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The Walking Dead, Vol. 3: Safety Behind Bars Paperback – January 7, 2009

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The Walking Dead, Vol. 3: Safety Behind Bars + The Walking Dead, Vol. 2: Miles Behind Us + The Walking Dead, Vol. 4: The Heart's Desire
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Product Details

  • Paperback: 136 pages
  • Publisher: Image Comics (January 7, 2009)
  • Language: English
  • ISBN-10: 158240805X
  • ISBN-13: 978-1582408057
  • Product Dimensions: 10.1 x 6.7 x 0.2 inches
  • Shipping Weight: 1.2 pounds (View shipping rates and policies)
  • Average Customer Review: 4.7 out of 5 stars  See all reviews (164 customer reviews)
  • Amazon Best Sellers Rank: #14,907 in Books (See Top 100 in Books)

More About the Author

Robert Kirkman is a New York Times bestselling author known for being the cultural zeitgeist of the comic book industry. He maintains one prerogative in every undertaking: quality. It is Kirkman's belief that good people who produce good writing and good ideas make comics people love. Kirkman was recently made partner at Image Comics, and continues to revive the industry with refreshing new characters. AMC is adapting his bestselling series, The Walking Dead, into a TV series (set to debut in October 2010), and his books are among the most popular on the iPhone and iPad's "Comics" app.

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Customer Reviews

Great story line, character development.
Corey S. Major
I feel that it was fairly priced and I love the Walking Dead comic books and tv show.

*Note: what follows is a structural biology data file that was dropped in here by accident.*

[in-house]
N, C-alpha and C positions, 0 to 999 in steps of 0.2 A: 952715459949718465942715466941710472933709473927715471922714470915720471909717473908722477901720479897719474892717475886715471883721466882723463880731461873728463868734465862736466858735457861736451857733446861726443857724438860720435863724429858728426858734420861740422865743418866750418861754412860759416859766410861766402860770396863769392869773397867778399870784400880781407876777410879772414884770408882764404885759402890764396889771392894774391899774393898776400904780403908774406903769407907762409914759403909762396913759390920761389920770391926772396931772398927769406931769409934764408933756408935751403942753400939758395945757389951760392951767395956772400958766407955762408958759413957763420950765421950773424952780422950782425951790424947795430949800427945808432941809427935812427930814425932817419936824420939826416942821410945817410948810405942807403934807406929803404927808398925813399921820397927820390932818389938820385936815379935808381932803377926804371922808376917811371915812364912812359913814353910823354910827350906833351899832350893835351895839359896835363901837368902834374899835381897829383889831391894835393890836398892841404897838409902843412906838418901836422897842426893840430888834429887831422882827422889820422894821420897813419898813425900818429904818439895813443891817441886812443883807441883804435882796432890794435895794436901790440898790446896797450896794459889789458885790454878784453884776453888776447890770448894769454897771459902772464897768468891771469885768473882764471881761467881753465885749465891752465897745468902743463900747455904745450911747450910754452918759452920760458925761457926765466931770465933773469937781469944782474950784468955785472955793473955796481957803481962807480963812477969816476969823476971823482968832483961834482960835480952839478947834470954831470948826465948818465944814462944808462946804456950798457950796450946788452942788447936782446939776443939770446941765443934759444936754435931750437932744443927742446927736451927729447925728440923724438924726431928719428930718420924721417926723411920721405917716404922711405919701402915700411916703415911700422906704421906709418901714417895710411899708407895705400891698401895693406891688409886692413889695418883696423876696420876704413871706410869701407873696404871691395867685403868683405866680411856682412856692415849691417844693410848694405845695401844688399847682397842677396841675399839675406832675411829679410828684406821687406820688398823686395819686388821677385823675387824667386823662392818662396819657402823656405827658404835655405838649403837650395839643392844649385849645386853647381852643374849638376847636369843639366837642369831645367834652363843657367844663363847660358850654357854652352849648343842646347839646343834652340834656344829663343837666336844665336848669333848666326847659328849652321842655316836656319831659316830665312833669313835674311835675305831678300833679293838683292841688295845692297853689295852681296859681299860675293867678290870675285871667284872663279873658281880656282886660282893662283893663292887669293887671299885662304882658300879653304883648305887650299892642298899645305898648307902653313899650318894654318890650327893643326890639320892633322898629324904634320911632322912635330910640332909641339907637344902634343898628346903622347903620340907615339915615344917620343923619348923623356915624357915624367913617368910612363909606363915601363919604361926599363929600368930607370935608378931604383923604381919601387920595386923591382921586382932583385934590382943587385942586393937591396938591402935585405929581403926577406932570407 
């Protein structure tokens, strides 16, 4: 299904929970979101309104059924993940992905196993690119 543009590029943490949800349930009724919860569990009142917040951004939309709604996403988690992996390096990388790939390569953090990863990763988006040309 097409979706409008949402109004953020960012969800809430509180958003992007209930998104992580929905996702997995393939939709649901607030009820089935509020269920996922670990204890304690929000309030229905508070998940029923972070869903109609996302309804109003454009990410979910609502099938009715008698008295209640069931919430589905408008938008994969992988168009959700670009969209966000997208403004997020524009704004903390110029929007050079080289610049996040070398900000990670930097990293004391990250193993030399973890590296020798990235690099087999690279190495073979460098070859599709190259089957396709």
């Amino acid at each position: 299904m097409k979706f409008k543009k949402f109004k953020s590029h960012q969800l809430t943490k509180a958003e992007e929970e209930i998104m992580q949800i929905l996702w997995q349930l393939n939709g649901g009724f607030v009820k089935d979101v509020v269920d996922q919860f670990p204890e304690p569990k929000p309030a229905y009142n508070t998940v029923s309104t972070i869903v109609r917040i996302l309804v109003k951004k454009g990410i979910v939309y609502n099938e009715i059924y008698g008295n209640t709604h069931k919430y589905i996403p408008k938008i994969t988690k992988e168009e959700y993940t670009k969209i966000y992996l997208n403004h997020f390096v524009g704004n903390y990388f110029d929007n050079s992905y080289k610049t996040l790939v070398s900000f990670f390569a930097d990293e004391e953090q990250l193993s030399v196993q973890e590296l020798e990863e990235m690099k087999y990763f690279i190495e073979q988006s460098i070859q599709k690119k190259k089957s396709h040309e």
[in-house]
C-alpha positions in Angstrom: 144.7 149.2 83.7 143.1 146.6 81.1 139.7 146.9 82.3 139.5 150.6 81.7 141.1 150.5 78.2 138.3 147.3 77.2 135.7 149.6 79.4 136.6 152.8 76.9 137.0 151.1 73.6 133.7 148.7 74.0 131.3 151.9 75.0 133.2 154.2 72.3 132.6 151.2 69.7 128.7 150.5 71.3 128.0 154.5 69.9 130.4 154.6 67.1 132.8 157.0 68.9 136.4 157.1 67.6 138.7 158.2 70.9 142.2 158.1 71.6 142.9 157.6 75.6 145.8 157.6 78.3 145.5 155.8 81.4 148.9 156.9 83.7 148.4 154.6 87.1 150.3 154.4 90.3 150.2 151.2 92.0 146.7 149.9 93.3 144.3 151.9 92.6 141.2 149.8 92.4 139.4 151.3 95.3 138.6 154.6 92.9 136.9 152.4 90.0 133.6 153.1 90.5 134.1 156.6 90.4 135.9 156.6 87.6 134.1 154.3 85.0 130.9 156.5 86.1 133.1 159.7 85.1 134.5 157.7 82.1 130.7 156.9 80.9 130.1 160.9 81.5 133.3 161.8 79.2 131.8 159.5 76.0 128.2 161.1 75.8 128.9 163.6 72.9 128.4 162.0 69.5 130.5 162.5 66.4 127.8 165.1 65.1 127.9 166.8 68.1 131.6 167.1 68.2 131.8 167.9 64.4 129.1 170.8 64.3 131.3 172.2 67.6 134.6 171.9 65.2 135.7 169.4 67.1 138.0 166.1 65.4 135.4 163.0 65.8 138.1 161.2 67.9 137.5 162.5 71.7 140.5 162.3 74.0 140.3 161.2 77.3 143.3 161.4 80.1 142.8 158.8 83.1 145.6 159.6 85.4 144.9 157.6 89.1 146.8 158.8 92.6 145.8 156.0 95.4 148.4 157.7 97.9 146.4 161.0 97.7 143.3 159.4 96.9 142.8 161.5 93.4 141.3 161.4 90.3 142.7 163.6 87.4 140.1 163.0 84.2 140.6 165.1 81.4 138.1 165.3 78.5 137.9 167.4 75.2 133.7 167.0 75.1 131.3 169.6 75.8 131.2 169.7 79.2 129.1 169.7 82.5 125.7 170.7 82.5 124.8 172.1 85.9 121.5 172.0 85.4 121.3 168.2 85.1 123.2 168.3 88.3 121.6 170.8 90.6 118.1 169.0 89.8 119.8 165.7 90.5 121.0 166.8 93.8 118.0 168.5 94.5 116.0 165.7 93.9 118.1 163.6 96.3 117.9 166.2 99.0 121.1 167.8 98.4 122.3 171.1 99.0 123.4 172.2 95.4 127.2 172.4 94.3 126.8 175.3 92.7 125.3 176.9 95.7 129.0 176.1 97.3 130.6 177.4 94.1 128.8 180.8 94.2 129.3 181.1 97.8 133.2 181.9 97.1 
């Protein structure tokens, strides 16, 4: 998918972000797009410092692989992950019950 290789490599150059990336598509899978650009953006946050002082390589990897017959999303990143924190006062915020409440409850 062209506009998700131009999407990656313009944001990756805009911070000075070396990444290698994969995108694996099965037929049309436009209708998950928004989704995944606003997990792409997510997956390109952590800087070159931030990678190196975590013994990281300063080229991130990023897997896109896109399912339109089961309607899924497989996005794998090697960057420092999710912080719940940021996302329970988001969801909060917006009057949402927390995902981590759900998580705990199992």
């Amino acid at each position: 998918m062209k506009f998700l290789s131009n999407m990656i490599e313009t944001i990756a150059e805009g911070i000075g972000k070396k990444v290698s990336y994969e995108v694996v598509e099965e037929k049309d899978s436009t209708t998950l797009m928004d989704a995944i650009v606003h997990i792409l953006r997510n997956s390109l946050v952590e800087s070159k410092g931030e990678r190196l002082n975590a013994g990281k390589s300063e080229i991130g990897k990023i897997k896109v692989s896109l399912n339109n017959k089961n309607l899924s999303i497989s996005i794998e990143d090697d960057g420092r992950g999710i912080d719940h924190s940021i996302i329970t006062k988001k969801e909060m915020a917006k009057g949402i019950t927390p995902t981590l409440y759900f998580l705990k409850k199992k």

This series is great and I always look forward to reading the next vol.
C. Sakai

Most Helpful Customer Reviews

50 of 54 people found the following review helpful By Erik Olson VINE VOICE on June 9, 2005
Format: Paperback
"The Walking Dead" is one of the best comic stories I've read, and I've been into the medium since the early 70s. This is the third collection of the ongoing series; the first two are "Days Gone Bye" and "Miles Behind Us." The plot is this: America has been overrun with cannibalistic zombies, and the few remaining human survivors struggle to hang on. The main protagonist is Rick Grimes, a cop who awakens out of a coma (a la "28 Days Later") to this new and horrifying state of affairs. After some close calls, he reunites with his wife and young son. He soon becomes the leader of a group trying to find sanctuary in a world gone mad.

In "Safety Behind Bars," we pick up with Rick and company as they attempt to put down roots in a maximum-security prison. Rick is certain that it will be an easily defensible home, but he hadn't reckoned on finding four living occupants - and they aren't guards. The two factions settle into an uneasy truce, but events conspire to bring about yet another cliffhanger confrontation (that's why I hate waiting for the next installment).

I enjoy this series for a number of reasons. First, it accomplishes what the creator intended: to show what happens after the typical zombie movie ends. Robert Kirkman's desire is to follow Rick for years and watch him grow and change as a person who's trapped in an extreme situation. Second, the story centers on what we really want to see in a good zombie yarn: how the humans react to and deal with a post-apocalyptic world. Finally, Rick, his family, and the others are three-dimensional characters, with strengths and weaknesses that come to light under duress and create the series' bread-and-butter conflicts.
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14 of 16 people found the following review helpful By A. Sandoc on February 18, 2006